Poor sanitation and the consumption of food or water that is contaminated with virulent bacteria called Salmonella typhi are the most common causes of typhoid fever in developing nations, according to Mayo Clinic. In industrial nations, typhoid fever usually develops when a traveller acquires the bacteria and then spreads it through the fecal-oral route. Direct contact with someone who is infected with typhoid fever can also spread the disease.
The bacteria that causes typhoid fever, Salmonella typhi, spreads through fecal matter or urine, notes Mayo Clinic. If an infected person does not wash his hands after using the bathroom, the bacteria can spread to other people if they eat food that he prepared.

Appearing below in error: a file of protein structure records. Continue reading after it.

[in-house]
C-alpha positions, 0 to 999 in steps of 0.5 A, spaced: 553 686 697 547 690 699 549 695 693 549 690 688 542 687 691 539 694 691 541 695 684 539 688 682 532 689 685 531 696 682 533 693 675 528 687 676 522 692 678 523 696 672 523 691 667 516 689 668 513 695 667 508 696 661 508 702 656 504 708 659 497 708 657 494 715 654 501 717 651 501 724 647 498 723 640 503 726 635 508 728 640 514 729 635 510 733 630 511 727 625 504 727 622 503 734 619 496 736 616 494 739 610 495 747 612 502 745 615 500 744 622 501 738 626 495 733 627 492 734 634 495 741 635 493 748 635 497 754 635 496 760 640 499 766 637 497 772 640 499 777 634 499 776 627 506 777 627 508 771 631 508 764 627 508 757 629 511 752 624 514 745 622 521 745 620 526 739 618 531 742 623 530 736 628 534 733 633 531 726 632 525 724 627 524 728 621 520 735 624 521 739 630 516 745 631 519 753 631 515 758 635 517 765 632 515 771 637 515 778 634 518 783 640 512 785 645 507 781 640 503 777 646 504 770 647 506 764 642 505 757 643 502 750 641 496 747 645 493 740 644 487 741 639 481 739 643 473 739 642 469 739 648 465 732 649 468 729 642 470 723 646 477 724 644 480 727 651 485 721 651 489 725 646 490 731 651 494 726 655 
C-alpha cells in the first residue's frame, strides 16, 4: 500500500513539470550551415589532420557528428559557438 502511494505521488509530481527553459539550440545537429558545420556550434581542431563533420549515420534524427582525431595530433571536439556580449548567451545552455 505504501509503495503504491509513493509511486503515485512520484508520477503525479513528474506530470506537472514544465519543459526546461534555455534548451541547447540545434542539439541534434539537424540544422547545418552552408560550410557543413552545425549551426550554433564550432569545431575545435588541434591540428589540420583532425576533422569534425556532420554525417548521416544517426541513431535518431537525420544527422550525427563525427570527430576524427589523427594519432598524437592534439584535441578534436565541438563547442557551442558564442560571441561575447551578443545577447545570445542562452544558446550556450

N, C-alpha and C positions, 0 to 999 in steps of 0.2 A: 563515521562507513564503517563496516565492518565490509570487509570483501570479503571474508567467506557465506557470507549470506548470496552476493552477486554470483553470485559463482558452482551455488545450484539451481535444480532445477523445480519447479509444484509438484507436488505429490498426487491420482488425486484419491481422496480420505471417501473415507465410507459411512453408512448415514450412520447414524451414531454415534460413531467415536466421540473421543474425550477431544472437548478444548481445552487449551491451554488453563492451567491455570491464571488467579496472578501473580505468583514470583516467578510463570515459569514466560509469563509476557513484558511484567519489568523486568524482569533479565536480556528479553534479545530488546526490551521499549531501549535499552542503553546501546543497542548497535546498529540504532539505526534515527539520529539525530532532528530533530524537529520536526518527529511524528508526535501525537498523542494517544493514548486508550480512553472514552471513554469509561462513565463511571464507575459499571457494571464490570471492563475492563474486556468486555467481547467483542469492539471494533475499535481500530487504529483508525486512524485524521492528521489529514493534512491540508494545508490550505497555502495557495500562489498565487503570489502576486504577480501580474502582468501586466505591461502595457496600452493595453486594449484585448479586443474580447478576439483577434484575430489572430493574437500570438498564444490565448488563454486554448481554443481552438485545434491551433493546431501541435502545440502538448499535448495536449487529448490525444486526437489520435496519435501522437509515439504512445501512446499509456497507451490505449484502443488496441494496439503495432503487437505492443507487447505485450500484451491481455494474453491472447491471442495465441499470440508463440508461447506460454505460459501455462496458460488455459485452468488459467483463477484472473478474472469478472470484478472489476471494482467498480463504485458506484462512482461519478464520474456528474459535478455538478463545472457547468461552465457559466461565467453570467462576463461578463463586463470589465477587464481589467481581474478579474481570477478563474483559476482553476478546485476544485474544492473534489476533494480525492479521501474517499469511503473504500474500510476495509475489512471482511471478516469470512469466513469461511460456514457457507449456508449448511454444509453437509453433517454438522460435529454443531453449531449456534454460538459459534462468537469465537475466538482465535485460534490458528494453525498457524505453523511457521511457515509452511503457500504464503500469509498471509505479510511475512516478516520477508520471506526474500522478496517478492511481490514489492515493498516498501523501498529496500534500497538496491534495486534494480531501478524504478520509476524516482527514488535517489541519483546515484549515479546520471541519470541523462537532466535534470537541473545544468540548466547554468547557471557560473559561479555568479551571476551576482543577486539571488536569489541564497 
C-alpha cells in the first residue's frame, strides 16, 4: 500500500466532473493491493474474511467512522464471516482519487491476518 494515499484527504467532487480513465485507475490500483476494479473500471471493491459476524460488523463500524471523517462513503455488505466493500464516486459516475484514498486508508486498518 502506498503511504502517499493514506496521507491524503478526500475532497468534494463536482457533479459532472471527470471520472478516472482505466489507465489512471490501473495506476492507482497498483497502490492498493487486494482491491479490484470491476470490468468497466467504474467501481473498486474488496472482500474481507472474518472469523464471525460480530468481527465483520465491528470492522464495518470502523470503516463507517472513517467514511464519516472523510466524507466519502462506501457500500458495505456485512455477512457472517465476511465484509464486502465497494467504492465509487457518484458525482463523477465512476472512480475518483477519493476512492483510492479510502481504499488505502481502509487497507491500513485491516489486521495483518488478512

Although they may not show the signs and symptoms of typhoid fever, some people who recover from typhoid fever, called chronic carriers, may carry the bacteria for years in their gallbladders or intestinal tracts even after antibiotic treatment, states Mayo Clinic. Chronic carriers can still infect people through the bacteria in their feces if they are not cautious.
There are two different vaccines available for typhoid fever as of 2015, according to Mayo Clinic. Because they wear off eventually, repeat vaccinations are necessary, and they are not completely effective. When traveling in areas where typhoid fever is a risk, experts recommend avoiding untreated water, washing hands regularly and eating cooked foods instead of raw fruits or vegetables.